More significantly, the EU-Japan Agreement commits only to “reassess” the need for inclusion of provisions on the free flow of data into the agreement within three years; while the closely related issue of privacy, which is addressed in the CPTPP and the USMCA under “Personal Information Protection” is absent from the EU-Japan Agreement. In particular, the EU views privacy as an individual right as well as a social value and therefore not subject to negotiation in the context of trade agreements, although it does allow for determining the “adequacy” of trading partners’ privacy frameworks. In contrast, the USMCA explicitly recognizes APEC’s Cross-Border Privacy Rules (CBPR) as “a valid mechanism” to facilitate data flows while protecting personal information, while the CPTPP avoids endorsing any specific mechanism. Japan, as a party to both the CPTPP and the EU-Japan Agreement, is in a unique position to identify mechanisms to bridge commitments in various agreements. The debate over privacy policy, which has gained considerable steam in the United States in recent months, is one significant example of how divergent data governance frameworks could place commercial ties and economic cooperation at risk.

In addition, none of the agreements mentioned cover data and digital policies in some of the world’s largest economies and leading actors in the global digital economy. China, India and other large emerging markets largely remain outside the scope of international agreements on digital trade. In some instances, these countries are actively adopting domestic policies that go in the opposite direction of such agreements, for instance in the area of data localization. Where the CPTPP and the USMCA establish restrictions on data localization requirements, India introduced a bill last year that would mandate the storage of personal data in India and potentially threaten the right to privacy. China’s data localization requirement broadly extends to “important data” and all “critical information infrastructure.”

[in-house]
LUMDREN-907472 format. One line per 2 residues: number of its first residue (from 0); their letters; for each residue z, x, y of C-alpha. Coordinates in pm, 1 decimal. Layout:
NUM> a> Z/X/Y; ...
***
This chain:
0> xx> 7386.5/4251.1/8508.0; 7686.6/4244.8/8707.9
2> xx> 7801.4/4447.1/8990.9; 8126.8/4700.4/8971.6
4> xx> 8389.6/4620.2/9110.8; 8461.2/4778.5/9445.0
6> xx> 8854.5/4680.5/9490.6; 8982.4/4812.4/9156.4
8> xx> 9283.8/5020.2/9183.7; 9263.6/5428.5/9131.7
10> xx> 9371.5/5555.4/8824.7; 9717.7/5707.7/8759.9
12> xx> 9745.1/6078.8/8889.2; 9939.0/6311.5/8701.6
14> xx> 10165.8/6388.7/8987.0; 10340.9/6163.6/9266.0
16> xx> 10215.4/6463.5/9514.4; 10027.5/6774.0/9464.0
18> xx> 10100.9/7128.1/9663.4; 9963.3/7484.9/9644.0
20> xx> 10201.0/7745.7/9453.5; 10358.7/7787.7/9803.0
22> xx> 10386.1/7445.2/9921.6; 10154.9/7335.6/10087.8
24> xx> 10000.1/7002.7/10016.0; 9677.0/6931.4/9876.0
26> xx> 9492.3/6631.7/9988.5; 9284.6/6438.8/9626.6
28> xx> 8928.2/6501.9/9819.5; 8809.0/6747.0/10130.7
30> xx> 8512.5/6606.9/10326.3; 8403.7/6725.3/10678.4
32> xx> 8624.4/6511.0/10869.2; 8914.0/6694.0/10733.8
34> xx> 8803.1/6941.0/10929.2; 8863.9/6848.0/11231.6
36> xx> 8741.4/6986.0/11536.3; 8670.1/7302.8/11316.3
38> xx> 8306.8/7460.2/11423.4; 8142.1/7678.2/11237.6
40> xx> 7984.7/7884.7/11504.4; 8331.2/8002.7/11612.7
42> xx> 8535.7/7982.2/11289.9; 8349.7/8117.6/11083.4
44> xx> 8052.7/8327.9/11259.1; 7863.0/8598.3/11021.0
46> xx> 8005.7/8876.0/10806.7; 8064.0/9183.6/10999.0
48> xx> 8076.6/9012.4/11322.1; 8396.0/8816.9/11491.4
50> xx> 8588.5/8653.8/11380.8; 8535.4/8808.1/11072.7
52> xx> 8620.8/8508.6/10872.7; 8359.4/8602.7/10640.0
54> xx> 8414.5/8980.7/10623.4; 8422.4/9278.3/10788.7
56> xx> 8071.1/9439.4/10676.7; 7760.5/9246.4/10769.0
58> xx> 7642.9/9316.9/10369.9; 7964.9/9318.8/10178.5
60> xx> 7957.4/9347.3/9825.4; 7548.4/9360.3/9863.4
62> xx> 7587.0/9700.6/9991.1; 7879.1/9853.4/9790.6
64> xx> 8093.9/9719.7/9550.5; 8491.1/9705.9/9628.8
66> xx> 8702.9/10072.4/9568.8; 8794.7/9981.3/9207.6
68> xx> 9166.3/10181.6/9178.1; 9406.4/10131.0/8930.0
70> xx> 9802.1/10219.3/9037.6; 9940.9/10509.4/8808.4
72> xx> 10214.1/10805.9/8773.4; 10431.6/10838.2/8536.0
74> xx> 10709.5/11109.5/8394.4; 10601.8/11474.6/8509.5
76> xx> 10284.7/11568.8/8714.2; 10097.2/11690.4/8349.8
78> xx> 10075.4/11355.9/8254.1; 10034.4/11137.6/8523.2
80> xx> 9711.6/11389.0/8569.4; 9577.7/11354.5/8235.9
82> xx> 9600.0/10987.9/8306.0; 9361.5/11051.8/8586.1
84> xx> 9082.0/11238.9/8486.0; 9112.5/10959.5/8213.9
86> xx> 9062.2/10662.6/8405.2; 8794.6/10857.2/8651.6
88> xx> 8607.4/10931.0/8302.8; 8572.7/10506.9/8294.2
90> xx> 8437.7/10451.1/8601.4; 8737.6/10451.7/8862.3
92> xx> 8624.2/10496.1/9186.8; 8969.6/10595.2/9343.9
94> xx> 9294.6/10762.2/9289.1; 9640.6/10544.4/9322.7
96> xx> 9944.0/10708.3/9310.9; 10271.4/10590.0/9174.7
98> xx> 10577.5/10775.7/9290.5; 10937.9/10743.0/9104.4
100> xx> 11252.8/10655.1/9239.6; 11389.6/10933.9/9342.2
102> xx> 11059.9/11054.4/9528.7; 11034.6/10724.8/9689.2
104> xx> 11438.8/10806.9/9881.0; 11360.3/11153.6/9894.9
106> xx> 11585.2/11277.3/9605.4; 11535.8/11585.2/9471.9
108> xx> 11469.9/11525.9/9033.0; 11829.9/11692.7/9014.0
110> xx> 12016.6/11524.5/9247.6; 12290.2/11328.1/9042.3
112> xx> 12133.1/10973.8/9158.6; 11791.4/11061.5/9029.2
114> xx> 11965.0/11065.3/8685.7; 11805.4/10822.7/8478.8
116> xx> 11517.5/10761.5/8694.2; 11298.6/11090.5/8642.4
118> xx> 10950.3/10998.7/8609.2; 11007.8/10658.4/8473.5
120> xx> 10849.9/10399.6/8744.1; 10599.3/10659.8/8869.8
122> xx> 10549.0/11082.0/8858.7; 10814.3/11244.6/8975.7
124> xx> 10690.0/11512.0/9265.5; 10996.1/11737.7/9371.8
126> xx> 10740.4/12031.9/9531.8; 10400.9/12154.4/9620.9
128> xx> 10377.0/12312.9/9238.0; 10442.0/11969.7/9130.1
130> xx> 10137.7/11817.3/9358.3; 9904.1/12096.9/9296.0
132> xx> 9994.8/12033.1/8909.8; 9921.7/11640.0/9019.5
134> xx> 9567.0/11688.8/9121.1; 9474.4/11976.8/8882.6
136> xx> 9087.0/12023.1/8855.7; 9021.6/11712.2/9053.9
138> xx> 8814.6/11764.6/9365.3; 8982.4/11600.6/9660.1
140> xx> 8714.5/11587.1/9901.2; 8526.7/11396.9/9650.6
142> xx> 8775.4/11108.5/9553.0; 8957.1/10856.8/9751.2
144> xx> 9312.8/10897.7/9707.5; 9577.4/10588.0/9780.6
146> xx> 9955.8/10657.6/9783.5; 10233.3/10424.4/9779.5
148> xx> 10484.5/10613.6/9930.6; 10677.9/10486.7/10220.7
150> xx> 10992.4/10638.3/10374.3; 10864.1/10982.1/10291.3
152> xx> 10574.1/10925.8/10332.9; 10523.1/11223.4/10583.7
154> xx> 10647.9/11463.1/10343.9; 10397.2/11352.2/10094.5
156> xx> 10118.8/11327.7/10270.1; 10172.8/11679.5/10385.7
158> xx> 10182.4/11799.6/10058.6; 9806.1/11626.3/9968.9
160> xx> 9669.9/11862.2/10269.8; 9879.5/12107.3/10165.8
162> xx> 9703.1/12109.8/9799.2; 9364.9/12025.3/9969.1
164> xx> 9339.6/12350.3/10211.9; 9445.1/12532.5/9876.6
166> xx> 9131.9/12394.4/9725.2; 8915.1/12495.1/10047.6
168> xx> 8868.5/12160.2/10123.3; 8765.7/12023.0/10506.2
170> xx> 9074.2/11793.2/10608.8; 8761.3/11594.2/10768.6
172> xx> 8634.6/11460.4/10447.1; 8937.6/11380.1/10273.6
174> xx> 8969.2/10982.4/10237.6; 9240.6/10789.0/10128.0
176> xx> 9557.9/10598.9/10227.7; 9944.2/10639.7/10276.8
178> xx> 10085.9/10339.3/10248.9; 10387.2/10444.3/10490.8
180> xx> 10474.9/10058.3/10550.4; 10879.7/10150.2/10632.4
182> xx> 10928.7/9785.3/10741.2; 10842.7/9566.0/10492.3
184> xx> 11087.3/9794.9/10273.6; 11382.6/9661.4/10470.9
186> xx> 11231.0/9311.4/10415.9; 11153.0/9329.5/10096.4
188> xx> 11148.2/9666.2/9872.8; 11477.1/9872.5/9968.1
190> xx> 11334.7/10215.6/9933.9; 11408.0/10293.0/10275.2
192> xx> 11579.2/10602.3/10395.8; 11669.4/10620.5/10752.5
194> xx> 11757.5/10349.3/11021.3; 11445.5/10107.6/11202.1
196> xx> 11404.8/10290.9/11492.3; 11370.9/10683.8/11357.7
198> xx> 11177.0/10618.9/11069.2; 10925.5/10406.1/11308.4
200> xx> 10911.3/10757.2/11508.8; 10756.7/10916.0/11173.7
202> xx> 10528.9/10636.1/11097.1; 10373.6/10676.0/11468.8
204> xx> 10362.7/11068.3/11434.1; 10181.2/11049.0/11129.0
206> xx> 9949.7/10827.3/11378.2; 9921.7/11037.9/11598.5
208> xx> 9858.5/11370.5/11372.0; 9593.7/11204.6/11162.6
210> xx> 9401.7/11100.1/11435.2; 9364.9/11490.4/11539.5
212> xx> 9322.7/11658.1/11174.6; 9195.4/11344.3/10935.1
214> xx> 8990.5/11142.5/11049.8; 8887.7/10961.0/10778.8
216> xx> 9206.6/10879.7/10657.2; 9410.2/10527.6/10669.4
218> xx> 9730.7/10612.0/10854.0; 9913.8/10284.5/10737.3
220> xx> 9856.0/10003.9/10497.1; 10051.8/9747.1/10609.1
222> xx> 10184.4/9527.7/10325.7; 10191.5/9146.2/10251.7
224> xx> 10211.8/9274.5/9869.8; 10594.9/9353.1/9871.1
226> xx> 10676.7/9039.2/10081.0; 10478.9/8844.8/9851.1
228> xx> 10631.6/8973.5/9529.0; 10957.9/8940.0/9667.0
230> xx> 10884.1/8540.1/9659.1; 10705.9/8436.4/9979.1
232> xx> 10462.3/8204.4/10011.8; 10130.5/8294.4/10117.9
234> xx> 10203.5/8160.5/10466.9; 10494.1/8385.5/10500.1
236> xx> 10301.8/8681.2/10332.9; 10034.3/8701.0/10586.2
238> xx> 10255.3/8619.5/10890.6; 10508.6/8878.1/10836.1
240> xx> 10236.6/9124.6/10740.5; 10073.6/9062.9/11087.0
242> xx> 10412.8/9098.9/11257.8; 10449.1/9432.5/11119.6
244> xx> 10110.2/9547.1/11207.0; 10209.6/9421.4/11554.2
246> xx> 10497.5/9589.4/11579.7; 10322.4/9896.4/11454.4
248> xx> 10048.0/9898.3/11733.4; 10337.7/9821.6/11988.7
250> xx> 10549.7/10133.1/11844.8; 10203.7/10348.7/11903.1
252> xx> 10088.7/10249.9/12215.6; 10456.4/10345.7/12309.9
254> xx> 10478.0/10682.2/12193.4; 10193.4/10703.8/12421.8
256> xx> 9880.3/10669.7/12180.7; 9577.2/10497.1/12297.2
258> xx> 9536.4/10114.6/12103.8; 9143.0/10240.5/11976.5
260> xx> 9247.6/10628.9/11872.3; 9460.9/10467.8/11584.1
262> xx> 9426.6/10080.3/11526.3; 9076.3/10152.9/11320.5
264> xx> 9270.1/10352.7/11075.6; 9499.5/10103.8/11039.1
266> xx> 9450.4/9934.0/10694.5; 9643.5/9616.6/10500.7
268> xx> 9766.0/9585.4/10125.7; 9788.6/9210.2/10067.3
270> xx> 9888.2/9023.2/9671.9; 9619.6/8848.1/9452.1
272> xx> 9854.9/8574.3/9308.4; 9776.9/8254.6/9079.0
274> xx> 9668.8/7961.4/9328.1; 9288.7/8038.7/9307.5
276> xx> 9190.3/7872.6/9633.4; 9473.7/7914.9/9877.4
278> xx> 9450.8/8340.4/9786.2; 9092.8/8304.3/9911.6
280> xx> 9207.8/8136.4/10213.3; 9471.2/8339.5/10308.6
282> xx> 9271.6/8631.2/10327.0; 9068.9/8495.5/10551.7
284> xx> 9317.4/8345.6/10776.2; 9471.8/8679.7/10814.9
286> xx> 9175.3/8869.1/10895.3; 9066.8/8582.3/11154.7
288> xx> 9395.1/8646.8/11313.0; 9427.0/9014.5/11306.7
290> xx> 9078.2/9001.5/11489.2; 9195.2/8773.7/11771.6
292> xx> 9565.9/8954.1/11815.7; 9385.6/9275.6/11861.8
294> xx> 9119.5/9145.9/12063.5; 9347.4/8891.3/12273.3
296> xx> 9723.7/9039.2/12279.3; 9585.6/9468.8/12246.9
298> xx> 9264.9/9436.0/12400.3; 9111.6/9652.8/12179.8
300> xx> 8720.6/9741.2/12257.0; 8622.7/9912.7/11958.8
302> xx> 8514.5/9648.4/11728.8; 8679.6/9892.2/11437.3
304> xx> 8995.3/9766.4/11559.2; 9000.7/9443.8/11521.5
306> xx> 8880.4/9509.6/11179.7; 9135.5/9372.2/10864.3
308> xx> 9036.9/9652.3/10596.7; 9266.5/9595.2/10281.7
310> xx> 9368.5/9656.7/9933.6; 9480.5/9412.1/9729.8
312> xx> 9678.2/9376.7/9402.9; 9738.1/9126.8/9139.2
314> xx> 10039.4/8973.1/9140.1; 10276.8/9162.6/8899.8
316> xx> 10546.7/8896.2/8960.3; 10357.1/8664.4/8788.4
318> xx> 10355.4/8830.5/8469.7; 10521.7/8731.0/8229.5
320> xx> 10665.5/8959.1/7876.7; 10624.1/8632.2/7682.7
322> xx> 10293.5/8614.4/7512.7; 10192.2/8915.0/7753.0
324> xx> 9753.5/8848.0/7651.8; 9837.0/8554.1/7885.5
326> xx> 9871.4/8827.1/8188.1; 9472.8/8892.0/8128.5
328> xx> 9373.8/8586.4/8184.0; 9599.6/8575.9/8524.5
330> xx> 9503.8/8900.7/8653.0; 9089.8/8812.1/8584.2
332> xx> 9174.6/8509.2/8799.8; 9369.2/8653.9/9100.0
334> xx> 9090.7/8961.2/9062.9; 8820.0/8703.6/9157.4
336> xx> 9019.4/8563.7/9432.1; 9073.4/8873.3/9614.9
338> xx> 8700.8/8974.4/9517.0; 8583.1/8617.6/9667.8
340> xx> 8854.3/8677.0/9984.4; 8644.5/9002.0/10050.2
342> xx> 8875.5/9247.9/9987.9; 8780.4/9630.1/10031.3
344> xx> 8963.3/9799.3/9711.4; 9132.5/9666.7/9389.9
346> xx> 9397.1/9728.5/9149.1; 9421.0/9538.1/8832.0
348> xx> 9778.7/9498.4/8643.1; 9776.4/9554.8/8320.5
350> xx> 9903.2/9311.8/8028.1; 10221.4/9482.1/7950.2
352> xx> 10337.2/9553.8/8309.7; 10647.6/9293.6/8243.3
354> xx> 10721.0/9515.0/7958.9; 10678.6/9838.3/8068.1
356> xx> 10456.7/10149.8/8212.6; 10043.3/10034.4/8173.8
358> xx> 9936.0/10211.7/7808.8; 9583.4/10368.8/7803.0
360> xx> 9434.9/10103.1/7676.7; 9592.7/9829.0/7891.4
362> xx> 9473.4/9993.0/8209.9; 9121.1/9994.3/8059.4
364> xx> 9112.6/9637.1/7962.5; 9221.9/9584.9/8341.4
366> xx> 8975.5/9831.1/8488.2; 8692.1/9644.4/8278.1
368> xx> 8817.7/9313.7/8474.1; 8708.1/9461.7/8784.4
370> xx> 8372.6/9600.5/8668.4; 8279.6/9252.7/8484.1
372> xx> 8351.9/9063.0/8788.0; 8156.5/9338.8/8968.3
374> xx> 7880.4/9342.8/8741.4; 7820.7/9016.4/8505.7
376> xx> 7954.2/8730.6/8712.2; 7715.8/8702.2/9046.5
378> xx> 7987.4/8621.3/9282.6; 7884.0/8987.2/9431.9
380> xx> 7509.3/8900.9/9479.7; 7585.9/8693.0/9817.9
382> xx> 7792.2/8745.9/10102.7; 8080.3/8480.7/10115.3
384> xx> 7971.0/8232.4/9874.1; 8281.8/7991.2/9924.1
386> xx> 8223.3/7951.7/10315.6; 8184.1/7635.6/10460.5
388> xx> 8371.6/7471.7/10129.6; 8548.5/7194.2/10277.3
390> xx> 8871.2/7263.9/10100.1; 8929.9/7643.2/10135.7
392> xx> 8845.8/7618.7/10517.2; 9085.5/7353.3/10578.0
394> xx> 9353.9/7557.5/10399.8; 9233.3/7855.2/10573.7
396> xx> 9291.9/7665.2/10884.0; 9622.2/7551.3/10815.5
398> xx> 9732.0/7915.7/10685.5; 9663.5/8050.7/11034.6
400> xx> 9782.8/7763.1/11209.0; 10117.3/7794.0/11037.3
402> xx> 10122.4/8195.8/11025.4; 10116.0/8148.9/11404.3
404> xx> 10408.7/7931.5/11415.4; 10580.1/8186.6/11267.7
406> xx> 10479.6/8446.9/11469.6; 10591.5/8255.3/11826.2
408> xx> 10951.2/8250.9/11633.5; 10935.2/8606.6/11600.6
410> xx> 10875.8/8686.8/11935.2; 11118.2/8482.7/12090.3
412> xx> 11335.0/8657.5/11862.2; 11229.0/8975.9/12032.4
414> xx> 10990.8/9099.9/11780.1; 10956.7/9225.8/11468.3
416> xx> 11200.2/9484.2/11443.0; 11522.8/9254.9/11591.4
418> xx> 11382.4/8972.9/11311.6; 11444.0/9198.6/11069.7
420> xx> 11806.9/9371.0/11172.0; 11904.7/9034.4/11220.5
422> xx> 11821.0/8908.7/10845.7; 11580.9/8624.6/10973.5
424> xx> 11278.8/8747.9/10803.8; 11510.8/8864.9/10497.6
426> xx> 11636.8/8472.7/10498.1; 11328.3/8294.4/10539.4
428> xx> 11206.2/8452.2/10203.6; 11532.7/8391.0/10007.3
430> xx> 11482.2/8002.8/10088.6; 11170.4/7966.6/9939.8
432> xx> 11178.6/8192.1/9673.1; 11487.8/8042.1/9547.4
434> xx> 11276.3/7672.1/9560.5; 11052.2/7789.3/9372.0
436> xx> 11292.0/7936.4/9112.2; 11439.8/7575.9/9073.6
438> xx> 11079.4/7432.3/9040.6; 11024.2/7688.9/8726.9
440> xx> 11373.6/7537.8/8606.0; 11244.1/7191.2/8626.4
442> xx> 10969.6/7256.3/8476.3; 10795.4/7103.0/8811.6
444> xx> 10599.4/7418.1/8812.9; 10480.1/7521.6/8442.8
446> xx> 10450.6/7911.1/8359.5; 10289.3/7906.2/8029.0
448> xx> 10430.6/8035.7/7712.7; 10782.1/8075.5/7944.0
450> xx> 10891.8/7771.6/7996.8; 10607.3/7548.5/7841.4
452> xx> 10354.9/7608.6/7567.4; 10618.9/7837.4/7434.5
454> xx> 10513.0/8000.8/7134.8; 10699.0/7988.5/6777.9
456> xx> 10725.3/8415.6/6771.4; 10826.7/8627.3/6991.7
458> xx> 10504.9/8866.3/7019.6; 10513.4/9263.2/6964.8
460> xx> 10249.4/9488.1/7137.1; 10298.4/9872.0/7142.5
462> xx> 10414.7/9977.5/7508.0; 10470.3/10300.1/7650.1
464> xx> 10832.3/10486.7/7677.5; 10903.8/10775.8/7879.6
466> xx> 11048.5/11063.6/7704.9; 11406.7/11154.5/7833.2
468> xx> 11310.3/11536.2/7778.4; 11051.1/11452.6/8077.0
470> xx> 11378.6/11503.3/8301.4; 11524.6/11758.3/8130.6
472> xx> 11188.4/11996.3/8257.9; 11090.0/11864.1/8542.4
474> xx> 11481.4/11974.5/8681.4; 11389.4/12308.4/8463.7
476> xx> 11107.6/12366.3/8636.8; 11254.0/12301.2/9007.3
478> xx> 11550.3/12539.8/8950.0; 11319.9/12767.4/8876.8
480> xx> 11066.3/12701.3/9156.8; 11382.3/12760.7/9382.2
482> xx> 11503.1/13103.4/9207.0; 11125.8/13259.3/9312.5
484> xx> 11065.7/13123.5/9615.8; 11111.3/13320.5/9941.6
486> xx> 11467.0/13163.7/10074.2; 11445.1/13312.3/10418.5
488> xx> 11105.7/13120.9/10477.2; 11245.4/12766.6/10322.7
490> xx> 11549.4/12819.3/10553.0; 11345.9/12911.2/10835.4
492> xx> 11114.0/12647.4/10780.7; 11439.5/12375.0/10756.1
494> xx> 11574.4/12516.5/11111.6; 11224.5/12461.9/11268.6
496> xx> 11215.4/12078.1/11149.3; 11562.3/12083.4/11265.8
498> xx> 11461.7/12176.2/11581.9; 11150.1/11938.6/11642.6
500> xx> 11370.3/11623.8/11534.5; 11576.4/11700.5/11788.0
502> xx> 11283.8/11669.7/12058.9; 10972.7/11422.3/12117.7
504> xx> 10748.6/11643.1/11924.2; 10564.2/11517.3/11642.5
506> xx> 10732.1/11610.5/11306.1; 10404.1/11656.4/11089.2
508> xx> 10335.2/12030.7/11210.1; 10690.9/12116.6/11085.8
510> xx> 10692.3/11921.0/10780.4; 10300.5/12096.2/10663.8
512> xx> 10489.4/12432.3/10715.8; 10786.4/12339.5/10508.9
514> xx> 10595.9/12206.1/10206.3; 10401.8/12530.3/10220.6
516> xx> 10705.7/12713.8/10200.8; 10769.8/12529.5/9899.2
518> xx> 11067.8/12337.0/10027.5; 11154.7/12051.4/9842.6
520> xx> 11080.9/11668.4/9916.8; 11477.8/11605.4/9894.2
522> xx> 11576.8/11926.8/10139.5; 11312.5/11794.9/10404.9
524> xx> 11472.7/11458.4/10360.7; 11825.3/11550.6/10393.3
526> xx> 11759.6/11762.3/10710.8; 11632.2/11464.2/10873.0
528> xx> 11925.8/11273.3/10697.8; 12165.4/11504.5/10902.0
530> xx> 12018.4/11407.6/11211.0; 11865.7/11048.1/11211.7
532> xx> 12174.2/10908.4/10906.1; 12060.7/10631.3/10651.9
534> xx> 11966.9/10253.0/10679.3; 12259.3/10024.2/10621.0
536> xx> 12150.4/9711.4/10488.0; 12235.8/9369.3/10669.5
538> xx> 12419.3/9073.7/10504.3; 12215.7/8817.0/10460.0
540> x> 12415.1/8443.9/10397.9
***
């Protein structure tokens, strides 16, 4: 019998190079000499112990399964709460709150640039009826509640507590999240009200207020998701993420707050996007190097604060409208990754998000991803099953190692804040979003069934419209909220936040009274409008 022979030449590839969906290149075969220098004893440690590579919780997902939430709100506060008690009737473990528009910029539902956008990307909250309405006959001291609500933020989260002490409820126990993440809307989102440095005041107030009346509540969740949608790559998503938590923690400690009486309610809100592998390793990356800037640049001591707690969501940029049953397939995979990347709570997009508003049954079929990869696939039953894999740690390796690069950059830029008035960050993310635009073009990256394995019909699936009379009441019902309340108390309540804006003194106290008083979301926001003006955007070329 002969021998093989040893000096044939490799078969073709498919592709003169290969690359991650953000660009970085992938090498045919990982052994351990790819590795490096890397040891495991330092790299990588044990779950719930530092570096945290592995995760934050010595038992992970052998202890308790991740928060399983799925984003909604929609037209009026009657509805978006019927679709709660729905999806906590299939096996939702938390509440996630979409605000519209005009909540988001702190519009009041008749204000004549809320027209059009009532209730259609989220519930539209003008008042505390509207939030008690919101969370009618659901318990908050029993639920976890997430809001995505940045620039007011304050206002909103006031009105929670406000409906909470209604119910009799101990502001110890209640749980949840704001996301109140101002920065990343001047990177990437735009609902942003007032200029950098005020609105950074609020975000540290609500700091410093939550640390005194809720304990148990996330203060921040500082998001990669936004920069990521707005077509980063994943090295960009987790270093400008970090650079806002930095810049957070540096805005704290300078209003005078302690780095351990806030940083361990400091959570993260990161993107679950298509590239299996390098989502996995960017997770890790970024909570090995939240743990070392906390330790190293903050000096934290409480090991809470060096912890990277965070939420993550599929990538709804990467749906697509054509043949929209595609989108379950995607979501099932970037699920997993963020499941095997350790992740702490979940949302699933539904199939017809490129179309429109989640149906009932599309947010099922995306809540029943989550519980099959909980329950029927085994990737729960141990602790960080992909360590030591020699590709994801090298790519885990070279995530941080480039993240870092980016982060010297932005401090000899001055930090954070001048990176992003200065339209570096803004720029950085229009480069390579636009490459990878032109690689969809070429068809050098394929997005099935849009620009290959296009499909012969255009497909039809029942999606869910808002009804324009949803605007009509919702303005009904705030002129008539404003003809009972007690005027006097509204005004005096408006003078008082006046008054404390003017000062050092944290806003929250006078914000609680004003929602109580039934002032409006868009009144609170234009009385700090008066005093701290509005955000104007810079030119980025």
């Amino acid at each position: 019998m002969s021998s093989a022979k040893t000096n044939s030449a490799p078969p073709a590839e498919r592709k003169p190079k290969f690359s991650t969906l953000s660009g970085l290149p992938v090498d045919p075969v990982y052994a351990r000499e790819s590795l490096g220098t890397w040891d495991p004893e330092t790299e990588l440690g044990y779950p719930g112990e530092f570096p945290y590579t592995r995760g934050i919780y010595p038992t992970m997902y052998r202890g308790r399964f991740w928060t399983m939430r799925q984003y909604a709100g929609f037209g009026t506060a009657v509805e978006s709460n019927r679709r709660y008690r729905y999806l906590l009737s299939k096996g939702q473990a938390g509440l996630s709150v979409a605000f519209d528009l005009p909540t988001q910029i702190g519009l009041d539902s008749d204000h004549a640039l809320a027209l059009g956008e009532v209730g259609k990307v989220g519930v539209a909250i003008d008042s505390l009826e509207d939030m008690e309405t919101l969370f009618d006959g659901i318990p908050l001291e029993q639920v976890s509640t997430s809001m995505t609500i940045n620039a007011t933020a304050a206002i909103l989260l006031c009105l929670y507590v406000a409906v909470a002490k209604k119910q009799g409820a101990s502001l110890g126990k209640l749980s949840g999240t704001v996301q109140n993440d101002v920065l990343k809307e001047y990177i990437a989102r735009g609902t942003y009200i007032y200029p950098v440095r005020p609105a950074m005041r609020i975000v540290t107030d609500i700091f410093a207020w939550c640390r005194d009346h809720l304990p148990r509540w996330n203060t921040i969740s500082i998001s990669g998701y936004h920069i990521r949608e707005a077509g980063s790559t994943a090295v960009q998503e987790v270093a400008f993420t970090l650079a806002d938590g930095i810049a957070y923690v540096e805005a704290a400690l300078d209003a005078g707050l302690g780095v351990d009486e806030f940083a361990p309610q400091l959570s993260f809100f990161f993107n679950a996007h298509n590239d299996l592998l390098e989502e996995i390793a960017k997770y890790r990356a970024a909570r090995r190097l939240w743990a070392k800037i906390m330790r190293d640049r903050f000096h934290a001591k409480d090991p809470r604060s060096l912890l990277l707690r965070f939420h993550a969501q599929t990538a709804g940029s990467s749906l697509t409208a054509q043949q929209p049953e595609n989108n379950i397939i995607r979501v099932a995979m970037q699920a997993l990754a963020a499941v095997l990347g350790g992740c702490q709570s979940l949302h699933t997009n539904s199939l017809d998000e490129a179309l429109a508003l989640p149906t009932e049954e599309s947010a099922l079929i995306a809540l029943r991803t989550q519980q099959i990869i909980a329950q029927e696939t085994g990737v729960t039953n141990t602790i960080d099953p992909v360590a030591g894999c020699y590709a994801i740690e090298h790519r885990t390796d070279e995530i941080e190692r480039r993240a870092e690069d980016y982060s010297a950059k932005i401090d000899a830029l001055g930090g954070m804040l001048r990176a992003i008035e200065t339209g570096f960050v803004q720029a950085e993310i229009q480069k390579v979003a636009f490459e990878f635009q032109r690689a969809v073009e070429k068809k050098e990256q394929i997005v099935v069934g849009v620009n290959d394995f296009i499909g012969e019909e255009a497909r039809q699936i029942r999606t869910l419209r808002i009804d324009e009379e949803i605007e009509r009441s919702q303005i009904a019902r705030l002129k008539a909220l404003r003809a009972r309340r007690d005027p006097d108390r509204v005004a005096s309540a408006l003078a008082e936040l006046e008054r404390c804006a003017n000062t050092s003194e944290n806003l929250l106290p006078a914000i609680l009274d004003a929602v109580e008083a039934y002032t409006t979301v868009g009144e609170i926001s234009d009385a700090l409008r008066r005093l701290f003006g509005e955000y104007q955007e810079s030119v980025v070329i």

Failing to establish global standards sets the stage for fragmentation in data and digital governance, with negative consequences for global growth and economic outcomes. This is precisely the reason that Prime Minister Abe is right to frame the issue in an international context, and to aspire to place data and digital governance issues following the Osaka G20 summit “under the roof of the WTO [World Trade Organization].” With China recently joining the WTO plurilateral working group on e-commerce, its members now account for over 90 percent of global trade. At the same time, we should not underestimate the challenges, which regrettably have stood in the way of WTO leadership on data and digital issues to date. For now, the debate over whose digital rules will prevail is likely to occur in multiple arenas.

Stephanie Segal is senior fellow and deputy director of the Simon Chair at the Center for Strategic and International Studies in Washington, D.C.

Commentary is produced by the Center for Strategic and International Studies (CSIS), a private, tax-exempt institution focusing on international public policy issues. Its research is nonpartisan and nonproprietary. CSIS does not take specific policy positions. Accordingly, all views, positions, and conclusions expressed in this publication should be understood to be solely those of the author(s).

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Stephanie Segal

Stephanie Segal

Former Senior Fellow, Economics Program